There’re a few things I can’t resist having a huuuuge variety of at all times : lipsticks, shoes, and … essential oils. “OH BUT WHY, are you using them for some kind of homeopathic bullshit?” NOPE, I just like things that smell nice, and (as you already know) I’m extremely particular about scents, and I enjoy playing mad scientist (esp without the risk of blowing shit up). And so, welcome to a whole page of crafty things you can do with these, a.k.a. rationalization for buying maybe too many of them.
WAIT WHAT’S GOOD THO?
Brambleberry is maybe one of the most popular resources for essential oils and fragrance oils (which can be synthetics or blends of natural and artificial elements, where “essential oils” are typically a legit botanical extract thinger). In addition to a HUUUUGE selection of quality EOs, they also stock supplies for making soaps, candles, and so forth. I’ve also got quite a few from Saharas Supplies on Etsy, which oh nooooo, it looks like they’re closing! But hey, you can apparently get 60% off your order with code CLOSINGSHOP60, so act fast? SaveOnScents is another with a terrifyingly massive selection, with the advantage of very affordable prices and a greater variety of available sizes, so you don’t have to commit to two whole ounces of something you might end up hating. Anyway, a quick googling of “fragrance oils” will turn up appx five graptillion results — I’ve ordered from these three places consistently because they always have multiple scents I want, and their prices aren’t completely insane. If you prefer to shop in person, there’s a good chance your local health food shop carries Aura Cacia, which usually isn’t the best value, but I do have a few and have been pretty pleased with them!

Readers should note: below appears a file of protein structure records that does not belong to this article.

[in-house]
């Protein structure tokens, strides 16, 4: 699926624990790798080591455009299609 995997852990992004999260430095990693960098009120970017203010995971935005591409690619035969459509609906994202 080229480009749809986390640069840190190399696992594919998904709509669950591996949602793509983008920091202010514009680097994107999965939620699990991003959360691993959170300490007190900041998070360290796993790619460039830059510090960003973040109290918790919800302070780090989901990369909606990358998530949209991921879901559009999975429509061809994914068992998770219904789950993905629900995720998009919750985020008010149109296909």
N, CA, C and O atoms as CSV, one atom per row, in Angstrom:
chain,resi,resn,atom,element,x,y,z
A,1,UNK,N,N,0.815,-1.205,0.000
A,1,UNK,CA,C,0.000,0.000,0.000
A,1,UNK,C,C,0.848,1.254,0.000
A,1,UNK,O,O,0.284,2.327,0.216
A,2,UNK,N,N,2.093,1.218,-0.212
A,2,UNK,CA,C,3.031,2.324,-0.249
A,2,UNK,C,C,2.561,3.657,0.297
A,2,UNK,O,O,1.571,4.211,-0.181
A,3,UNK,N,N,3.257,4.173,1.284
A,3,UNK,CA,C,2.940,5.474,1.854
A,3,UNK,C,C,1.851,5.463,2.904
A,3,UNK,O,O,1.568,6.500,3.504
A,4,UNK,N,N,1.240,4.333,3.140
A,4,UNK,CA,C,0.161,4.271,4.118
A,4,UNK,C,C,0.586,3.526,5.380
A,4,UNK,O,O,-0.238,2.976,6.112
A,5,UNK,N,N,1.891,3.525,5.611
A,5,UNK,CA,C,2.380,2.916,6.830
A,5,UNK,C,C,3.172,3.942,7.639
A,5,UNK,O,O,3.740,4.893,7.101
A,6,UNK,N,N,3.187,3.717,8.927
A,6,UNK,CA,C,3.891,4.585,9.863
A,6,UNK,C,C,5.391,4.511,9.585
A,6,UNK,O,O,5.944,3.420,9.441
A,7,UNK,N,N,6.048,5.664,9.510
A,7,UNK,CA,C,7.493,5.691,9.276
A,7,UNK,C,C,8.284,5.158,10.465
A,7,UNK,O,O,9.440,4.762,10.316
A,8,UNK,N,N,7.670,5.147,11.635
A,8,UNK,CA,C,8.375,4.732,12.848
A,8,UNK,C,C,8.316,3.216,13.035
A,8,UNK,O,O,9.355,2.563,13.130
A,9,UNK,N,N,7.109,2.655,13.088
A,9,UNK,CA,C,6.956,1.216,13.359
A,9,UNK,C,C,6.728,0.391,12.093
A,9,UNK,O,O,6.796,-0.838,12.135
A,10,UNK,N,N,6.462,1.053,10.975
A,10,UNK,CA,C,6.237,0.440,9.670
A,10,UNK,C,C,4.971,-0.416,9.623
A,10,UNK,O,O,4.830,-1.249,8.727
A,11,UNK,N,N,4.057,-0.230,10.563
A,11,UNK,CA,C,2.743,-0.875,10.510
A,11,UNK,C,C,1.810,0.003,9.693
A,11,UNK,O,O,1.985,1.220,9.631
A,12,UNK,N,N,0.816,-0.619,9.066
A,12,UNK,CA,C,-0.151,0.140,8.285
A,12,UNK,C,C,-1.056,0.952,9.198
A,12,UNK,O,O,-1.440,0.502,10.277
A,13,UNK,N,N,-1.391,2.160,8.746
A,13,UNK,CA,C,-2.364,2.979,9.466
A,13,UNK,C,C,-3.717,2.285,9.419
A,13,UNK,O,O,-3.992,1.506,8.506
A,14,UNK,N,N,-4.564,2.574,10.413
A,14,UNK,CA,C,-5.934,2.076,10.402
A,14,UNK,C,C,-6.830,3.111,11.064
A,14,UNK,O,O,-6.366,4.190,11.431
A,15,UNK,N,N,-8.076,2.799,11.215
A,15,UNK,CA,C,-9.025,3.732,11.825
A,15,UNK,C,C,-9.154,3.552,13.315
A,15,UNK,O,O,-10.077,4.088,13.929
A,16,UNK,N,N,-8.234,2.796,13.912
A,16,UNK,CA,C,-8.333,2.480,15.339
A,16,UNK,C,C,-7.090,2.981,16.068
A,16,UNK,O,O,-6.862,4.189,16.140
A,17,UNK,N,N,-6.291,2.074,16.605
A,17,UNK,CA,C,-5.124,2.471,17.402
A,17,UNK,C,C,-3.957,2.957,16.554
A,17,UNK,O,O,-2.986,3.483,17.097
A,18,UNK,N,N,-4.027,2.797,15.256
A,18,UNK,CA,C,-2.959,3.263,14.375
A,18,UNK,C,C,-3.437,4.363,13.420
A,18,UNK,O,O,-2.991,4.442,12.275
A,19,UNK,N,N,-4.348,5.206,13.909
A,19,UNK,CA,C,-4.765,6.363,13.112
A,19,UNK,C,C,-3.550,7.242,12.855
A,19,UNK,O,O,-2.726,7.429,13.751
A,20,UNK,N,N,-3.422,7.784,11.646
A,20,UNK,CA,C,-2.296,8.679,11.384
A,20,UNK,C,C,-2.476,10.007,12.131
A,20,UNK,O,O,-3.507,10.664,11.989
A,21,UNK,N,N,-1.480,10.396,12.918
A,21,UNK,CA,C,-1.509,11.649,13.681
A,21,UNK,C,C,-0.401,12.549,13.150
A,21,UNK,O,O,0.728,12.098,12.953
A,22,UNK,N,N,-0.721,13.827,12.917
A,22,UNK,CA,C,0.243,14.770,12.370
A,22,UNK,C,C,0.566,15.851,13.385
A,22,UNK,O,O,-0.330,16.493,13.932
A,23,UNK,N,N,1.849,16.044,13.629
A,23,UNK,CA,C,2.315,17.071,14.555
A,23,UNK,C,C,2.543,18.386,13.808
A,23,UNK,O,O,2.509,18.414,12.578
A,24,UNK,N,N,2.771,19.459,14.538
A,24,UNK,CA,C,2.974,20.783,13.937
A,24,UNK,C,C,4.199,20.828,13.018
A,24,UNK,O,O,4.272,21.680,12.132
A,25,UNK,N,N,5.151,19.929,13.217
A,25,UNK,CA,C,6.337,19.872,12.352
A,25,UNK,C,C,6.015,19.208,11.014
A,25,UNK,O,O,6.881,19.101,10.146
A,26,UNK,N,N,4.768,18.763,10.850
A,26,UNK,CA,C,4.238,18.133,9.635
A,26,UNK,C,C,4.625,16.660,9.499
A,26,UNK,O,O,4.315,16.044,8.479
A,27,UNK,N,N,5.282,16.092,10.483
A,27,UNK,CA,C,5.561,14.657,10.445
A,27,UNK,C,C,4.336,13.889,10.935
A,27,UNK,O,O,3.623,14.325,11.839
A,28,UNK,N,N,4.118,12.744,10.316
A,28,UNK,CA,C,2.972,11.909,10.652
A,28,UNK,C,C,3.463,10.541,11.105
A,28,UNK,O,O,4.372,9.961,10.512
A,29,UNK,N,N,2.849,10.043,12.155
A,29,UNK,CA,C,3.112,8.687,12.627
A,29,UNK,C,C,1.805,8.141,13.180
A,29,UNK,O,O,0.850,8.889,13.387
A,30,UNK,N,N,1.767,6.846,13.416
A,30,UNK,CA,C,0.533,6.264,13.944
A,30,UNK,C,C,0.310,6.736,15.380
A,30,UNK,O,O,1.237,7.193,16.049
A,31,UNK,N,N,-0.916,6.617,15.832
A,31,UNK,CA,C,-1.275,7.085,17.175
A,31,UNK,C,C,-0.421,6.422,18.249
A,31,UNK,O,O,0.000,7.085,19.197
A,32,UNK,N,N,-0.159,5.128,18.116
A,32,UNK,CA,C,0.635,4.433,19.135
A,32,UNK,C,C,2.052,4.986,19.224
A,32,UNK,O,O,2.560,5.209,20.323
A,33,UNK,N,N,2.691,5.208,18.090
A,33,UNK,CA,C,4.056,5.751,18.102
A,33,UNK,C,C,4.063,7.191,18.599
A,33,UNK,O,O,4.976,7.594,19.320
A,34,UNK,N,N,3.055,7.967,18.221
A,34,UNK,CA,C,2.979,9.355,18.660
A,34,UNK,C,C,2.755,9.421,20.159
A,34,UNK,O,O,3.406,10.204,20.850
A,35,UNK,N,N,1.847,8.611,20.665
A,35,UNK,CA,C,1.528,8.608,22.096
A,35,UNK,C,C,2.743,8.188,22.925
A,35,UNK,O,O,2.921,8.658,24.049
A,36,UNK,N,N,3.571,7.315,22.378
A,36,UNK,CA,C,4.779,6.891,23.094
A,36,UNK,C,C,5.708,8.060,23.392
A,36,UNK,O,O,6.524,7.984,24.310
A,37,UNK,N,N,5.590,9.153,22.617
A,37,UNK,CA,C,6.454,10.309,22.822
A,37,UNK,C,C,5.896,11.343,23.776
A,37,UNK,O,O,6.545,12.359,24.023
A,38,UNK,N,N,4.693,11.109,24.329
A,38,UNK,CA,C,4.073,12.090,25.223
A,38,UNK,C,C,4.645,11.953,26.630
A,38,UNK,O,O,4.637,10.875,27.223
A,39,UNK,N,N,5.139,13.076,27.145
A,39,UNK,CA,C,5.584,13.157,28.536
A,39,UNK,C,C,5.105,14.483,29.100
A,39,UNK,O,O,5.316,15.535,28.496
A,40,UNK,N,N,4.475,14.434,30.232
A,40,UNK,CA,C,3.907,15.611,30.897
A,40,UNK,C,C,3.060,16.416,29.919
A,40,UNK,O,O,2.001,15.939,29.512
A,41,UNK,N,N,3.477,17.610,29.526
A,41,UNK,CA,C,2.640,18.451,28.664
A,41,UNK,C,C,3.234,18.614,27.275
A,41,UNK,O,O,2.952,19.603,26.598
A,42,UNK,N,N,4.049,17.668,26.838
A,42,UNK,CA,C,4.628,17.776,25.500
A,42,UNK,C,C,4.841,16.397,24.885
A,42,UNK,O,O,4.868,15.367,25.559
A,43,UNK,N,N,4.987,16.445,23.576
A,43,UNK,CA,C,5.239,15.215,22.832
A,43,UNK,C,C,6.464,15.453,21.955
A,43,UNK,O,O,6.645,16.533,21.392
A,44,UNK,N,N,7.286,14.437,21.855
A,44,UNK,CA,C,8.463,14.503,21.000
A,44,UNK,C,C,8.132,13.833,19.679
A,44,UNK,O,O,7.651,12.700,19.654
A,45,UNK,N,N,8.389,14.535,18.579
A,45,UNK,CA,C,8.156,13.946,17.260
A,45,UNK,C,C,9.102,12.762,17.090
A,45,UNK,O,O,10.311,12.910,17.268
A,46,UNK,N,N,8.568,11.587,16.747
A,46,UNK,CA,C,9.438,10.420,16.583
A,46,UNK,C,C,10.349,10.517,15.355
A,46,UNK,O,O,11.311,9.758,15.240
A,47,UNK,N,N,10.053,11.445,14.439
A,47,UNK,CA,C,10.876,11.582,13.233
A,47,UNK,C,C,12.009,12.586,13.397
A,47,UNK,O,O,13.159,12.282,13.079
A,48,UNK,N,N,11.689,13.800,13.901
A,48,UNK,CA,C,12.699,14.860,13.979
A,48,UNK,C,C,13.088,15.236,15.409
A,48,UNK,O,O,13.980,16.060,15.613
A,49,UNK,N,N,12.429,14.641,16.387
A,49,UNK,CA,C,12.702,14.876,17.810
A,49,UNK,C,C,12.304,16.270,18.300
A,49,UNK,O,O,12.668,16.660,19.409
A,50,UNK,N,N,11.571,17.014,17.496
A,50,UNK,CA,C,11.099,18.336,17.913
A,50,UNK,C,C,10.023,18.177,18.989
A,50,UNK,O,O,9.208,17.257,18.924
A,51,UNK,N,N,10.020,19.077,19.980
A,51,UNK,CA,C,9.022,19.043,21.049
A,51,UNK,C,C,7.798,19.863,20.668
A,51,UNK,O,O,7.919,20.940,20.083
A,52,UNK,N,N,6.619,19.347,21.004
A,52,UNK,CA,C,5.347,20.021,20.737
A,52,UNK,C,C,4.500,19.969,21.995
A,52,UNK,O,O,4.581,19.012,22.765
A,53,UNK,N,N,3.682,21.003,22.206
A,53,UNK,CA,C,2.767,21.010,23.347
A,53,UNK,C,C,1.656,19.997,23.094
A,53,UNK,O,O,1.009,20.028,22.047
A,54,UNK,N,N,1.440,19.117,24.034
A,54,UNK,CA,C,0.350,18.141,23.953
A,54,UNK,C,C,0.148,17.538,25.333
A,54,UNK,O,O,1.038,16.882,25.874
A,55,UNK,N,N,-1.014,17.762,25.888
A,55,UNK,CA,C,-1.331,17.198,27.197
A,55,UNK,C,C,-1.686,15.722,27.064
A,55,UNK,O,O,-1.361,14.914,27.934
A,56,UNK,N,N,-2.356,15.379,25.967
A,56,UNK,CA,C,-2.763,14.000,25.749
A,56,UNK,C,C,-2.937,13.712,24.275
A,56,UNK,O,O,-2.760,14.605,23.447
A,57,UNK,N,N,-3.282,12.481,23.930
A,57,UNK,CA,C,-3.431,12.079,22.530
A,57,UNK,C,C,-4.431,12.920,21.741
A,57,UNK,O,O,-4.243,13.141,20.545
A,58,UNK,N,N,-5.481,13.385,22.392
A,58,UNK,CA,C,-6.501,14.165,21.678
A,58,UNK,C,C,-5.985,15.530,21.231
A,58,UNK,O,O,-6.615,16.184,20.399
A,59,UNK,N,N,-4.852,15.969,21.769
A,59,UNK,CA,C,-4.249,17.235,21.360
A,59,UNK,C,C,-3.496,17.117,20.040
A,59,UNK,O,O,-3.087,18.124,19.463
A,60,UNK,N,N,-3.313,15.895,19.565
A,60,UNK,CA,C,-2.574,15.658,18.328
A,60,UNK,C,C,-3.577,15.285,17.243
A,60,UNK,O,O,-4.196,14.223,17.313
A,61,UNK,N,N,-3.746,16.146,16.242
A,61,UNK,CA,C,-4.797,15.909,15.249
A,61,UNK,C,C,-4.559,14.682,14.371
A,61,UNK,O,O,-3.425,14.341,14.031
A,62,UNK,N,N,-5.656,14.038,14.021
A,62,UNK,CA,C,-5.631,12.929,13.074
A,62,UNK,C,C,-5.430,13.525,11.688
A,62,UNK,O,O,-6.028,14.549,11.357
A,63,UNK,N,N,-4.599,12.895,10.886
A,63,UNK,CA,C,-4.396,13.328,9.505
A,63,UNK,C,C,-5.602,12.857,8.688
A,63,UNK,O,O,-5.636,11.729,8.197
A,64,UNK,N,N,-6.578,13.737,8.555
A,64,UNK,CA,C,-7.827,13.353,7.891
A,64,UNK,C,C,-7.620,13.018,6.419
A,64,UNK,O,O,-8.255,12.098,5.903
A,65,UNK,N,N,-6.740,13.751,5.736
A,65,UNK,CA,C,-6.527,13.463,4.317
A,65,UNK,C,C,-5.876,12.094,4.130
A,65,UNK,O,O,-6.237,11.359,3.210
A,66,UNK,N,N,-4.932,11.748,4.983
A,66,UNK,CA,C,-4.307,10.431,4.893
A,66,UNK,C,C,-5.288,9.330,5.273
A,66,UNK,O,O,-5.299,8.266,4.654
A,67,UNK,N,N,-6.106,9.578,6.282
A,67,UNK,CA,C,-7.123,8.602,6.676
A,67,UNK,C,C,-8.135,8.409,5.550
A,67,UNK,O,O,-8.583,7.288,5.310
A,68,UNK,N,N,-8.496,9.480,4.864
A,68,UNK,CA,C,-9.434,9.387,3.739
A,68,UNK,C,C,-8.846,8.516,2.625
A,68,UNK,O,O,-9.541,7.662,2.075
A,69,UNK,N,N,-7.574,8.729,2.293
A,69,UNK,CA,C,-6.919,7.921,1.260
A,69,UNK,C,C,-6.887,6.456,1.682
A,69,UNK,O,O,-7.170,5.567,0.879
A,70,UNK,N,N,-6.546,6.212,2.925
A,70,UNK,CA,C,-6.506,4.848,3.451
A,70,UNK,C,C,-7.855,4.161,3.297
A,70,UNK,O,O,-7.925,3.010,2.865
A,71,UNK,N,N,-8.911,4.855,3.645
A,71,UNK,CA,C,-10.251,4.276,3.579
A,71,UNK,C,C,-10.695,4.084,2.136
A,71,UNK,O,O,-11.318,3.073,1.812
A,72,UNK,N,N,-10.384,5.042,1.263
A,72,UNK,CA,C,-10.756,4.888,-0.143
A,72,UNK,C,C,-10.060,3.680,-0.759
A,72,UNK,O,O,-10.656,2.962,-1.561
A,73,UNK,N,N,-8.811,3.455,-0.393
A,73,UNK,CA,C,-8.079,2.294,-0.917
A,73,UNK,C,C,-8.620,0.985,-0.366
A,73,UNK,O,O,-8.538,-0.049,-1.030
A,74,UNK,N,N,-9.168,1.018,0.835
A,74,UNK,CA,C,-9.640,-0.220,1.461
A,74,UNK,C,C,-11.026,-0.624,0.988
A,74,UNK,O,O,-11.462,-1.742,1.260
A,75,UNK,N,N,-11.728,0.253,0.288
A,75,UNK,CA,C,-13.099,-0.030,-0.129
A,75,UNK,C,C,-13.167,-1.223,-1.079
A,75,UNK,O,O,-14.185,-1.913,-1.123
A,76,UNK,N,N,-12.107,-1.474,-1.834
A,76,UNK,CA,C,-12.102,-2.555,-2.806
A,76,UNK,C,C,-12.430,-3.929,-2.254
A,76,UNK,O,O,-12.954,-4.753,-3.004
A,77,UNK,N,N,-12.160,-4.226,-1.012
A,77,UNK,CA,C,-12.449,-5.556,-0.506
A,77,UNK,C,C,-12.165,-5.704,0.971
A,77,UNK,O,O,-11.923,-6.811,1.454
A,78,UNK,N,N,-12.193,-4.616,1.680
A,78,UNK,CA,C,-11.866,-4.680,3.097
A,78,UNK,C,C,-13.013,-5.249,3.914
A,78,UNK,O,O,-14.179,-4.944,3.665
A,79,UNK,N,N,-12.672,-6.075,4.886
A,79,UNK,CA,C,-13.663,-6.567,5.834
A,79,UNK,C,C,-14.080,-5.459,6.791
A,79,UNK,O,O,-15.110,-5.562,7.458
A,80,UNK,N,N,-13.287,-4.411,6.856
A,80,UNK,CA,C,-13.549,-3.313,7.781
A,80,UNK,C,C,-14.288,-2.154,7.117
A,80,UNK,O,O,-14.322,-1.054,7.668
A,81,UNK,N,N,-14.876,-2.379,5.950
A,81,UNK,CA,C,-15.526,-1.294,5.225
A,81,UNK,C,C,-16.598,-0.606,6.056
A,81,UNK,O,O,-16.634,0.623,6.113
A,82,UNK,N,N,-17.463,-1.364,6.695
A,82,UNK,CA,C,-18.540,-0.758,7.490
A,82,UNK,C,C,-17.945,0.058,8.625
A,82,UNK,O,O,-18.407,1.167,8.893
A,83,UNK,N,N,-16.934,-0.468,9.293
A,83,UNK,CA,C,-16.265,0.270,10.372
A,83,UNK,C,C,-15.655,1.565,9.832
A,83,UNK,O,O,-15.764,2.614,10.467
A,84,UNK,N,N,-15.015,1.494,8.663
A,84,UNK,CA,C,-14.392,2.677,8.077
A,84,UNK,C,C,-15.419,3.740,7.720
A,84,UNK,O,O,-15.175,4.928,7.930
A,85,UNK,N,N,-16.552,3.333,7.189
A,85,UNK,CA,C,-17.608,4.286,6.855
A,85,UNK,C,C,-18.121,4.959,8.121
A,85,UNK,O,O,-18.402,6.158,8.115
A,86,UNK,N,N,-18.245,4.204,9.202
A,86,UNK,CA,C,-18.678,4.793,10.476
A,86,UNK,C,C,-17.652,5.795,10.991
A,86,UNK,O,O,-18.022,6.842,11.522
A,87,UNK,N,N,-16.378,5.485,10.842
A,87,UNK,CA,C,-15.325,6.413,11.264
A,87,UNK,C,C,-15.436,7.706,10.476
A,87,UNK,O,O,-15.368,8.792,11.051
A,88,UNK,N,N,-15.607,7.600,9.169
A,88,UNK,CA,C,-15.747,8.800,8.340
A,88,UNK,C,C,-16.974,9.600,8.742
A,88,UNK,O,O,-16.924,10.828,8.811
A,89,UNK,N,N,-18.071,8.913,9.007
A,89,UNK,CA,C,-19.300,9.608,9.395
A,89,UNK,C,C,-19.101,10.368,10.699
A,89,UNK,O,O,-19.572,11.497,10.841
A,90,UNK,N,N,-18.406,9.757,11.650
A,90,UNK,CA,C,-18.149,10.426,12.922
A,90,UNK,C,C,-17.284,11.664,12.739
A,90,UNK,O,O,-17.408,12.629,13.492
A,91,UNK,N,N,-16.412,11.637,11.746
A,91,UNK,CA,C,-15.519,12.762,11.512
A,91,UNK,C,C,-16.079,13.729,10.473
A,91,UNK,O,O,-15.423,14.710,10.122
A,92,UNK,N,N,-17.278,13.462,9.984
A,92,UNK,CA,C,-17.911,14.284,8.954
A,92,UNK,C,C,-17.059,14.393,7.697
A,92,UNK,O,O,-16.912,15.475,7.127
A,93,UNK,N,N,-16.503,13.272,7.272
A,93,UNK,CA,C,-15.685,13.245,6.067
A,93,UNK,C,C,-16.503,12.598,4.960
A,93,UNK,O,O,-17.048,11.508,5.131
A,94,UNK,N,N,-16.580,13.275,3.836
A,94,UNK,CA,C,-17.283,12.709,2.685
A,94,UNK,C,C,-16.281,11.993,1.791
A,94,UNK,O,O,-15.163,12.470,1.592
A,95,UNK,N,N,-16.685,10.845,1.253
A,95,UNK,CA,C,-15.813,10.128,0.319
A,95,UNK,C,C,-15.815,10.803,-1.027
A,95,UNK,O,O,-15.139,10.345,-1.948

WAIT WHICH SCENTS ARE GOOD THO?
Obvs it depends on what you like! Y’all know me — I veer strongly toward woods, leather, botanical/herbal stuff, and Weird Things. I absolutely ADORE the ones called Coal Tar (this is actually a fairly common perfume ingredient), Campfire, Water, and Motor Oil. But my most-used, couldn’t-live-without-them oils are Cedarwood, Leather (Brambleberry’s Leather is SO GOOD), Black Pepper, Oud Wood, and Sea Salt. These are all incredible on their own but also super versatile in blends — Black Pepper in particular is marvelous for adding spicy-sharpness and warmth without any sweetness; Cedarwood is great for adding an earthy woody “dryness” and taming a scent that’s otherwise too sugary or flowery or cloying.
If you’re new to fragrance blending, I’d recommend getting a few that you’re confident you’ll love, and a few things that you’d classify as weird or unexpected. Like, something bright/crisp/sweet like Grapefruit is lovely on its own, but Grapefruit with a dash of Oud and some Cedarwood is amaaaazing. Similarly, punching up a fresh-breezy note like Sea Salt or Water with a deep-dark like Pepper or Frankincense can yield a surprisingly compelling scent.
WHAT ELSE DO I NEED?
Super useful multi-purpose tools that I’ve always got : disposable plastic droppers, and bamboo skewers from the grocery store. Measure, dispense, test, stir, boom.
OKAY BUT WHAT DO I DO WITH ALL THIS?
Obviously you can mix up your own blends and put them in a tiny rollerball bottle along with a carrier oil (often recommended, as straight EOs can be VERY strong, and also potentially irritating applied directly, esp if you have sensitive skin) (and you can pick up a little bottle of any light scentless oil like safflower, coconut, evening primrose, etc etc anywhere). Sure, you can use them sans carrier oil, but PATCH TEST FIRST, PEOPLE. And remember that many EOs — esp citrus ones — can increase your skin’s UV sensitivity, so don’t douse yourself in tangerine essential oil and then go to the beach, okay?